Published On: Tue, Oct 24th, 2017

What to Do When a Business Partner Is Late With Payment

If you’re lucky enough to be the owner of a small business, you know that cash flow can be problematic from time to time, especially in the early stages of your company. So you might be sympathetic when some other business with whom you deal is struggling so much with their own cash flow that they are delinquent on their account with you.

photo 401(K) 2012 via Flickr

By the same token, your own business needs that money coming in on time to continue its own operations. As a result, you have to have a policy in place to deal with these problems, lest your own business suffer. There has to be some combination of firmness and understanding on your part, always while keeping in mind the absolutely crucial nature of these payments to your business.

If you allow the most payment options available to the company who owes you, you increase your chances of being paid. Make sure that you accept cheques because paper cheques are an extremely popular method by which small businesses make payments. Here are some other helpful hints on how to handle this uncomfortable situation.

Each Case Is Different

It may sound like good advice to have a hard and fast rule for dealing with delinquent accounts. But as anyone who has ever received B2B payments can tell you, no two accounts are the same. You might be dealing with a buyer who has established a reliable business relationship with you for years and, by some calamity or misunderstanding, comes up short one month. Leniency might be in order in a situation like this. By contrast, a buyer who is late for every scheduled payment should be given a very short leash.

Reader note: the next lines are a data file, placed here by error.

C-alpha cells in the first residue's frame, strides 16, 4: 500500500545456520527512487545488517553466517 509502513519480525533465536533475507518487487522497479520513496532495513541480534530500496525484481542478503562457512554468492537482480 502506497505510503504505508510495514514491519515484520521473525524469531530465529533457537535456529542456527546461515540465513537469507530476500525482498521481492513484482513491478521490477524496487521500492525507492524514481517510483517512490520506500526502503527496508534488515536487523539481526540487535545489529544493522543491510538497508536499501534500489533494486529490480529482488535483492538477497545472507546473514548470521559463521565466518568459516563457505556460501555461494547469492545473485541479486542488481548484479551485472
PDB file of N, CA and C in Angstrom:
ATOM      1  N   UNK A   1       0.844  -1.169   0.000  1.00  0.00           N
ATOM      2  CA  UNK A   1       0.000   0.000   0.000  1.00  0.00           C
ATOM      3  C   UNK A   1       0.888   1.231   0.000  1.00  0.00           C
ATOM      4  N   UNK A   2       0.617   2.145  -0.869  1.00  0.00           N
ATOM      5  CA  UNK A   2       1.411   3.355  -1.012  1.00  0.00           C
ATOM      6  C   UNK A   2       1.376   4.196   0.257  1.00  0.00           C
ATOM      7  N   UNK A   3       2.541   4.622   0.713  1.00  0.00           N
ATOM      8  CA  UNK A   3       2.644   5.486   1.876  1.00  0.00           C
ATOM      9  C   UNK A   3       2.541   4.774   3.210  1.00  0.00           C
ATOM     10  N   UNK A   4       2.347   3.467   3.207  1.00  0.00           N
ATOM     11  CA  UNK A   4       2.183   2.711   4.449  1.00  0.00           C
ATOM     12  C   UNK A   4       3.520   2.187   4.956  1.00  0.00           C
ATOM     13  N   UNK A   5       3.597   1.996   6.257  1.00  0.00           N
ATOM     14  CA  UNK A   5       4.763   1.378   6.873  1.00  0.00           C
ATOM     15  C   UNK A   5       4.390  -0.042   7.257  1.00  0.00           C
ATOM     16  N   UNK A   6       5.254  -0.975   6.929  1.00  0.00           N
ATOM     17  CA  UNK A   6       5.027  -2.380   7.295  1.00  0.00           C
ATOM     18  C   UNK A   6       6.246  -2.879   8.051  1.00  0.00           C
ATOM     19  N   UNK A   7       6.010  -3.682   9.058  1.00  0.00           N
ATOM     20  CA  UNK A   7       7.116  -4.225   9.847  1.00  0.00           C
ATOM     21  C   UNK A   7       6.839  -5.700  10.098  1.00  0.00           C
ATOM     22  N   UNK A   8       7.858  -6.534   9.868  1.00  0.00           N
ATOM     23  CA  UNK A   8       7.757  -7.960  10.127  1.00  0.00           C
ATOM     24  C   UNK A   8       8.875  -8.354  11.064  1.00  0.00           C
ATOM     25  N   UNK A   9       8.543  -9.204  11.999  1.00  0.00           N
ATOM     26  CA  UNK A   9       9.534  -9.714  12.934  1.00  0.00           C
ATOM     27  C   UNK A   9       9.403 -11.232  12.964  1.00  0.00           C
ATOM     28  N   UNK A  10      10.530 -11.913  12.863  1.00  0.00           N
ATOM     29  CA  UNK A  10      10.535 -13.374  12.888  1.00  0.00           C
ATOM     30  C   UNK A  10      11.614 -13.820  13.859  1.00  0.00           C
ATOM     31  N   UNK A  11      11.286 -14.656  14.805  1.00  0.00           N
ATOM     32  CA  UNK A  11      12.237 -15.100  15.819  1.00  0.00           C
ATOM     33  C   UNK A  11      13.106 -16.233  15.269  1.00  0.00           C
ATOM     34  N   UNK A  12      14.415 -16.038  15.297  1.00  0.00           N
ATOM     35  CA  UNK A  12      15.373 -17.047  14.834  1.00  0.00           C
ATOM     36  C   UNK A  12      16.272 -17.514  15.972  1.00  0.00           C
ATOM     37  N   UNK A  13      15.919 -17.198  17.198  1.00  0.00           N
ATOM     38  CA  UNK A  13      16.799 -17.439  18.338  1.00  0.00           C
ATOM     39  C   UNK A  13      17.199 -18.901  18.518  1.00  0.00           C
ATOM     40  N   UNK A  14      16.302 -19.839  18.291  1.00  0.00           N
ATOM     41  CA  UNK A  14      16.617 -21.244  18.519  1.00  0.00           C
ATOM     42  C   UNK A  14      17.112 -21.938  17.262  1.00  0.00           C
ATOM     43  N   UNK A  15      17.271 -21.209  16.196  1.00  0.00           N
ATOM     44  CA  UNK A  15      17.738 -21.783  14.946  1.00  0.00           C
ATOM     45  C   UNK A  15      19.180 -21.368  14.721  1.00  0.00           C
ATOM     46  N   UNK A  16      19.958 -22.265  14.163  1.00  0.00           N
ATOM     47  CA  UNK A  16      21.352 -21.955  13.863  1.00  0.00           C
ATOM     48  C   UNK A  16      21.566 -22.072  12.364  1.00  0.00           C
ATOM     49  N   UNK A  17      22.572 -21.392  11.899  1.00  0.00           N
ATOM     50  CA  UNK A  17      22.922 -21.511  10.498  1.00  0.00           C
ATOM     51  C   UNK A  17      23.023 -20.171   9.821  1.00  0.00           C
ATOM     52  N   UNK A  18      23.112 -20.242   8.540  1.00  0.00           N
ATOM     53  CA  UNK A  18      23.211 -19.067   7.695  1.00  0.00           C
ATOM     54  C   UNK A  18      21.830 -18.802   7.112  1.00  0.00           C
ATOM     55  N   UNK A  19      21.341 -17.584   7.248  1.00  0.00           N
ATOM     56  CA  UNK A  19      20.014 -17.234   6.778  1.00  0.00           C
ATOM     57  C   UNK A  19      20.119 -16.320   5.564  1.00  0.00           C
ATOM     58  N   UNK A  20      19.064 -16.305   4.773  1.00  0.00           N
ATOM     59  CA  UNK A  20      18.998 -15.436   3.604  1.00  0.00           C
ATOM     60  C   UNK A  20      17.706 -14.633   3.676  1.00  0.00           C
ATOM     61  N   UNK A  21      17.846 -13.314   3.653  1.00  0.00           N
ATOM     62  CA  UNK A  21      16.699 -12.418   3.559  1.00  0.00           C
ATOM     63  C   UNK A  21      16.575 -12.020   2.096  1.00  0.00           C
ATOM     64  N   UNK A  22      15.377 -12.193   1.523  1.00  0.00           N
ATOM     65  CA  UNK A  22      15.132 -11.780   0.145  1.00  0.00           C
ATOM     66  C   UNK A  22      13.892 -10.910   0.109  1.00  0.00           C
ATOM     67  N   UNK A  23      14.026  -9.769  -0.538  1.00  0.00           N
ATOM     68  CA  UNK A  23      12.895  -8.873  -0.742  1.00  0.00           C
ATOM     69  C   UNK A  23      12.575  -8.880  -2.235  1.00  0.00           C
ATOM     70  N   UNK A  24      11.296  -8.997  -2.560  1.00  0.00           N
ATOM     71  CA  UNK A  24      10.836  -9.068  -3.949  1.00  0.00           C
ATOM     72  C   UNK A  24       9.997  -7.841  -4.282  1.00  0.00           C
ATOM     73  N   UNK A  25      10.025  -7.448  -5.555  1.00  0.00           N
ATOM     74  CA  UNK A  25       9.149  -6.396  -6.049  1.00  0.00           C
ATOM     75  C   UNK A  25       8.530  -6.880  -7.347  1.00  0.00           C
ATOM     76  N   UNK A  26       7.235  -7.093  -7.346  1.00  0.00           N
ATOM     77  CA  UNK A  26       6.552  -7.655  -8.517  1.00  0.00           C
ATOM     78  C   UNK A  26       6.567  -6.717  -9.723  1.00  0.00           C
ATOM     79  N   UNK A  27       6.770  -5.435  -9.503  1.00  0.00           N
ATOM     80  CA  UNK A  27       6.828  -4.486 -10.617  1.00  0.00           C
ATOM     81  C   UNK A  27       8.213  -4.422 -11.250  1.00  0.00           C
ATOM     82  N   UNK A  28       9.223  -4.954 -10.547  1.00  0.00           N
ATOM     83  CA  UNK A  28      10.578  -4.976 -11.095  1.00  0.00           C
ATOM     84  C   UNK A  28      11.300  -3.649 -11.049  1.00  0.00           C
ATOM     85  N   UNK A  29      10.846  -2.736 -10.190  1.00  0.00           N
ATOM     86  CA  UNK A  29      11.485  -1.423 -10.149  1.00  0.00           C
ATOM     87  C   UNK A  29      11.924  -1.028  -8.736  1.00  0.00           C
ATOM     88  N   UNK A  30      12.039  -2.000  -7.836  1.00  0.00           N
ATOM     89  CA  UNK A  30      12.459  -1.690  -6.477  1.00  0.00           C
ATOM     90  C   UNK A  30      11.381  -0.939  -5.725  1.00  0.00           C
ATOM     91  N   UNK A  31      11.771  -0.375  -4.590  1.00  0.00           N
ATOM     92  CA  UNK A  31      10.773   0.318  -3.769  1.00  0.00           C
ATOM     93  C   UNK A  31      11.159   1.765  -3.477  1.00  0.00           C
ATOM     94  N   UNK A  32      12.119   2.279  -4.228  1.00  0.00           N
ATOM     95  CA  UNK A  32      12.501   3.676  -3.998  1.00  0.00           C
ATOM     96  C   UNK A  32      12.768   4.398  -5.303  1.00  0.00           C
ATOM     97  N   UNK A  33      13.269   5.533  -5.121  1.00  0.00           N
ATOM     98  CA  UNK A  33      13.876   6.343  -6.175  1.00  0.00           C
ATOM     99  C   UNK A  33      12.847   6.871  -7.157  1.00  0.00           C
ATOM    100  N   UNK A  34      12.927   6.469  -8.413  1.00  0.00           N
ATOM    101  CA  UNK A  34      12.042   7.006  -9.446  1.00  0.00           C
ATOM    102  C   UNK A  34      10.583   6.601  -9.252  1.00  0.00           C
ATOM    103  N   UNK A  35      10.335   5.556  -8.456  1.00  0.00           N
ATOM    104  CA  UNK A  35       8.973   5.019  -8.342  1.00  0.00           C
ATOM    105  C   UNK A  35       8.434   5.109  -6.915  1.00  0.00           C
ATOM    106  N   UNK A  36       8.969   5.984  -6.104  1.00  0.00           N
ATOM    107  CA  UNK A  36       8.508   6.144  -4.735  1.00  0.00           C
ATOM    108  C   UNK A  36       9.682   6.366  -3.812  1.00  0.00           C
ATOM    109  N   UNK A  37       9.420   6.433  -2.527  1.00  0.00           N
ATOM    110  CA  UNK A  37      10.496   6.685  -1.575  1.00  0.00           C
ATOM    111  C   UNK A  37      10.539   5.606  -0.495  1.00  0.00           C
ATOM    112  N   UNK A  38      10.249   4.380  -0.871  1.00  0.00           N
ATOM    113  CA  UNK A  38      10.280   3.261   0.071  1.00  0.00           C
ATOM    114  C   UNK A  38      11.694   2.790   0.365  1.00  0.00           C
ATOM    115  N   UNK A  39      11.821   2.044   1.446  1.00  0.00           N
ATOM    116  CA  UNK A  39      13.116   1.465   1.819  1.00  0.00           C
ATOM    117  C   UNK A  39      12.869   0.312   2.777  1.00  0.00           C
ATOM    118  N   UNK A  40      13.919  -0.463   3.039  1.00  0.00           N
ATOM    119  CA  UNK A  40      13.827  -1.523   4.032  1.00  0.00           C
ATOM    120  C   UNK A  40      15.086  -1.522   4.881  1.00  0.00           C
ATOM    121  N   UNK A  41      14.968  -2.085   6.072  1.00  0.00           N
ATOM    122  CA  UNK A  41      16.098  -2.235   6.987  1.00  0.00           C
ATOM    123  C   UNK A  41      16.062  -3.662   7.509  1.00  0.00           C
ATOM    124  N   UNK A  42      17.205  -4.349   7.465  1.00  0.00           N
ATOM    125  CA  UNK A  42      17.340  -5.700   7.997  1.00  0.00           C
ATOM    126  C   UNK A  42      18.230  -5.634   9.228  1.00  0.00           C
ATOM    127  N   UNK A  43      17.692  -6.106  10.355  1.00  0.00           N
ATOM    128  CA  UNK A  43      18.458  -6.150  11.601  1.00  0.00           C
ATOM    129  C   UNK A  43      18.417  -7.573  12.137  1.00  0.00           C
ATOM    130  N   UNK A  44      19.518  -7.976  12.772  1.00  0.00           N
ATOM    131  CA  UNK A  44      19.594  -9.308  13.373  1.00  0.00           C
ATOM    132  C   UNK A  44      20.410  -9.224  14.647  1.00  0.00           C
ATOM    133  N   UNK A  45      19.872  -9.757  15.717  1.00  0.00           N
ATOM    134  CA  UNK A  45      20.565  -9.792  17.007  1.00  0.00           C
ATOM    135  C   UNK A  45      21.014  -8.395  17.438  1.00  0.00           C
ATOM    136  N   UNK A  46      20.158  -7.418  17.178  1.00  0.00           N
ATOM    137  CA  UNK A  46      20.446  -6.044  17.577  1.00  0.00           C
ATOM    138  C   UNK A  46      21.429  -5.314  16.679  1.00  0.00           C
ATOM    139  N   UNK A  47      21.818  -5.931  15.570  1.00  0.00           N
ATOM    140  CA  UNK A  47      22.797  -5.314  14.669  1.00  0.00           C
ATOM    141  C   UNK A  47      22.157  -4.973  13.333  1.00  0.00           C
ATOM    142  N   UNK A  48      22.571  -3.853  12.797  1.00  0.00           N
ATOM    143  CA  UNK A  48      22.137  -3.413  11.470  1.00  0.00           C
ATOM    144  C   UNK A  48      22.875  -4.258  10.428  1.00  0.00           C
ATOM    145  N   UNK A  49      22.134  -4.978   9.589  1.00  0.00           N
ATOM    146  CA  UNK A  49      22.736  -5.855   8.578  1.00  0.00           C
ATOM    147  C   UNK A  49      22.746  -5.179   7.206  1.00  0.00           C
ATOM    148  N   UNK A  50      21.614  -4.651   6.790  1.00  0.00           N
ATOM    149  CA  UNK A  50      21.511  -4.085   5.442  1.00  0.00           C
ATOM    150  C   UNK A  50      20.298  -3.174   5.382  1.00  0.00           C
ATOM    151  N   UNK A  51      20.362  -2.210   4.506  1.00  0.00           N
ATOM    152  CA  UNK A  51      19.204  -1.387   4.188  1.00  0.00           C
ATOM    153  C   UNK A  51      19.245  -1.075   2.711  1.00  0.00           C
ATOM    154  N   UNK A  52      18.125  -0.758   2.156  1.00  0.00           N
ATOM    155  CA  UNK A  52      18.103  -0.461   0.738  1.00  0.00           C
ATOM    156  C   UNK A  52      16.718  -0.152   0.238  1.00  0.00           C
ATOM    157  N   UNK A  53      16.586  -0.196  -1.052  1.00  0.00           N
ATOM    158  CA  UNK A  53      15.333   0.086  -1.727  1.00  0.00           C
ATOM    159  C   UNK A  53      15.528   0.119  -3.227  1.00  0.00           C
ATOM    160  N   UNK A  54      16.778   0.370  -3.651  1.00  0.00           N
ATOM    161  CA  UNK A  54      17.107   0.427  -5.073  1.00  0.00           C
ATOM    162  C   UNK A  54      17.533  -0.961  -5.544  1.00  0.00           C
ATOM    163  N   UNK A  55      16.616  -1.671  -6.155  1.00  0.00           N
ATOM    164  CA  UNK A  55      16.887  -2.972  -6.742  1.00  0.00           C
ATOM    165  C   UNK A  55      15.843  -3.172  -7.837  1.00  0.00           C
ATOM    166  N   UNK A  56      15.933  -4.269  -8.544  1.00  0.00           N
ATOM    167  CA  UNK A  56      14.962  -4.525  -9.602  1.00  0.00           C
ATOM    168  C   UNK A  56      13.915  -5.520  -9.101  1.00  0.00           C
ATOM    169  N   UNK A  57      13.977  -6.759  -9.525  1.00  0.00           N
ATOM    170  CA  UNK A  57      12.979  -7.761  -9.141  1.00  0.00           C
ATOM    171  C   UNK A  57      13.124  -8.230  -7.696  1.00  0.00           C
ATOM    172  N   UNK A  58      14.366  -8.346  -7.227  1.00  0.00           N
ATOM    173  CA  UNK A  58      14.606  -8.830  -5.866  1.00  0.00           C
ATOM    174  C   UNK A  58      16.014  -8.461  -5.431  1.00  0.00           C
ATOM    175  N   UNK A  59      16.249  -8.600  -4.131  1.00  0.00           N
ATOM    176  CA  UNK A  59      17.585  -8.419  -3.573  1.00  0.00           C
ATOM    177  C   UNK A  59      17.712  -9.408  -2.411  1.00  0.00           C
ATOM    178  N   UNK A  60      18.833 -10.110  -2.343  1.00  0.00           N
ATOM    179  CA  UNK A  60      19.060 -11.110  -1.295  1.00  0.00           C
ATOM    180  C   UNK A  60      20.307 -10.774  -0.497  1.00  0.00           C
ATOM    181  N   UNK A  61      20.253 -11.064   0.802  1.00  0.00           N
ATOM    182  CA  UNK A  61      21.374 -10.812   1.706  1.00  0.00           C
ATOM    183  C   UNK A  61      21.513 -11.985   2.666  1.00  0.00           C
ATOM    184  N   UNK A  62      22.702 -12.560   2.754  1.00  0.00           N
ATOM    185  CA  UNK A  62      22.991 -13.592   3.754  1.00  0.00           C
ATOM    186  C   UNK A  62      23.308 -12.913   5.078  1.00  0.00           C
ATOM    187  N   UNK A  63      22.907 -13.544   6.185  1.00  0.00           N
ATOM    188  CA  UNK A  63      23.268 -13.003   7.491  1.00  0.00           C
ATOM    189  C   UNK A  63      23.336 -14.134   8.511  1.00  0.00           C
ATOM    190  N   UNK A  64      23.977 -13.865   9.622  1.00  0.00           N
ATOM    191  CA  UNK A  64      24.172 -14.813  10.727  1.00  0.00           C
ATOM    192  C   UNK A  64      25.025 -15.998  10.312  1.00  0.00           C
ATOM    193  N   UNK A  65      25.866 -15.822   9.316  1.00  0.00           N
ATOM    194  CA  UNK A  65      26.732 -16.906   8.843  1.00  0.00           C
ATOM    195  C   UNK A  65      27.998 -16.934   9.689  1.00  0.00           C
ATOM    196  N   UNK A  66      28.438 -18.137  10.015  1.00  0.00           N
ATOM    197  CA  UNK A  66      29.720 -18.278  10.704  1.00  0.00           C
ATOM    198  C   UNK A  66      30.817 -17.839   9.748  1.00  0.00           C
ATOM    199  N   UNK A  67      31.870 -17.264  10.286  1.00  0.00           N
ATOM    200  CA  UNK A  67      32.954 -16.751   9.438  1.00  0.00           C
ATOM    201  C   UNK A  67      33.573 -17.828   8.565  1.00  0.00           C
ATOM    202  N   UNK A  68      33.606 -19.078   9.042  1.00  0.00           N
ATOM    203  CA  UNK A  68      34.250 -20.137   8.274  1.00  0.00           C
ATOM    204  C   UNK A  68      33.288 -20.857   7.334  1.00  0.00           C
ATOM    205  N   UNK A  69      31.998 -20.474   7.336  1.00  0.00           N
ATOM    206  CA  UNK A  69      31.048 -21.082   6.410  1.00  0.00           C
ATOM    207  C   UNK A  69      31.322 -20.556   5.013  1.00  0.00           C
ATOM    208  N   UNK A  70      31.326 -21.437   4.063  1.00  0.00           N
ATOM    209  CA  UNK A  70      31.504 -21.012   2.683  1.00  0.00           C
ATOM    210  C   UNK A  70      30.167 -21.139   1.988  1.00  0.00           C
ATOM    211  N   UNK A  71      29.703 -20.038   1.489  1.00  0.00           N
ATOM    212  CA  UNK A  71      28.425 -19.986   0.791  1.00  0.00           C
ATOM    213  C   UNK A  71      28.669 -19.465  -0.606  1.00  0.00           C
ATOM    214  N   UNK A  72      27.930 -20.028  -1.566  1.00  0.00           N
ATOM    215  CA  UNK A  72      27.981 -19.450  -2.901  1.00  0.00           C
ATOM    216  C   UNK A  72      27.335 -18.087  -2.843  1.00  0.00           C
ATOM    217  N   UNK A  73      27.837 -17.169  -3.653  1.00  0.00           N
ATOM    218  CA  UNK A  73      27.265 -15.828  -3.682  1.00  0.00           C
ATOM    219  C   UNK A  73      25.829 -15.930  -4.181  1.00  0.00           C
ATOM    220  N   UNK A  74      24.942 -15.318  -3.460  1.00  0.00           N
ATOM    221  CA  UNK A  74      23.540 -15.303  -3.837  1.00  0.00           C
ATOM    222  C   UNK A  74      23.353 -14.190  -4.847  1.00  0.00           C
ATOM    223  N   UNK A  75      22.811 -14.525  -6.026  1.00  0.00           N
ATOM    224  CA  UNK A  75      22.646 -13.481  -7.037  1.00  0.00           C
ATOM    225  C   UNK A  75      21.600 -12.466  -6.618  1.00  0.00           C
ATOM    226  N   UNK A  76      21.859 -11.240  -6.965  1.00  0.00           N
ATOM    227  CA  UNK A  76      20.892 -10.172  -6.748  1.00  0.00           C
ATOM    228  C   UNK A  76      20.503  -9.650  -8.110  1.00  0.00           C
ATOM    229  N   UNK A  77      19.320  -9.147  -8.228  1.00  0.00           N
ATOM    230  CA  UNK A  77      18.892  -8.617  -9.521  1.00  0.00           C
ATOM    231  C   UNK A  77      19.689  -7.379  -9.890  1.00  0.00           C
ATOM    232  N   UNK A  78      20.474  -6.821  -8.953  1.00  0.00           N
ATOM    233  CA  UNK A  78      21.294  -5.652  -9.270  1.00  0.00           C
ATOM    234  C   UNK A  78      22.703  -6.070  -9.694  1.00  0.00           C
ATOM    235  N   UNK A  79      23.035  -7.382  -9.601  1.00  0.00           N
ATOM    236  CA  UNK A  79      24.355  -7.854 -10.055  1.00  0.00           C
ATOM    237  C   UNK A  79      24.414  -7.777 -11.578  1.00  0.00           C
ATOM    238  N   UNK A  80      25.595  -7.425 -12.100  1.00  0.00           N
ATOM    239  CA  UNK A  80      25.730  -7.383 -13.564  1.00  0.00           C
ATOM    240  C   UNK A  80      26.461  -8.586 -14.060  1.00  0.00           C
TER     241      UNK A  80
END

Establish the Right Tone

Knowing how and when to approach the company who is responsible for payment is a crucial component to handling these situations. Firmness in tone is crucial so that the payer knows that there will be consequences to not paying on time. But a wild, raving letter or email is likely to have just the opposite effect of what you desire. Keep the language as polite and understanding as possible. Just make sure the terms are clear and that, again, the receiver understands what is at stake is they don’t make the proper payment in the desired amount of time.

Be As Flexible As Possible

Just as you need to allow for cheques as a possible method of payment for those businesses that prefer them for their convenience and familiarity, you should also try to be as flexible as possible when you can in other areas. If you’re relying on a payment to be there the exact minute it’s due every time and enforces this maxim with as firm a hand as possible, it could give you a bad reputation in the business community. Try to put yourself in the payers shoes and give them the benefit of the doubt until they abuse that privilege.

Ideally, you won’t have to deal with too many delinquent accounts. But knowing what to do when they crop up can save you, the business owner, and a lot of unnecessary stress.

Author: Matthew Perry

On the DISPATCH: Headlines  Local  Opinion

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  1. The Advantages of Tailoring Your Business to the Luxury Market | Entrepreneur Podcast Network - EPN says:

    […] even if the rest of the world is scrimping and saving. And you likely won’t have to worry about late payments from those with such […]

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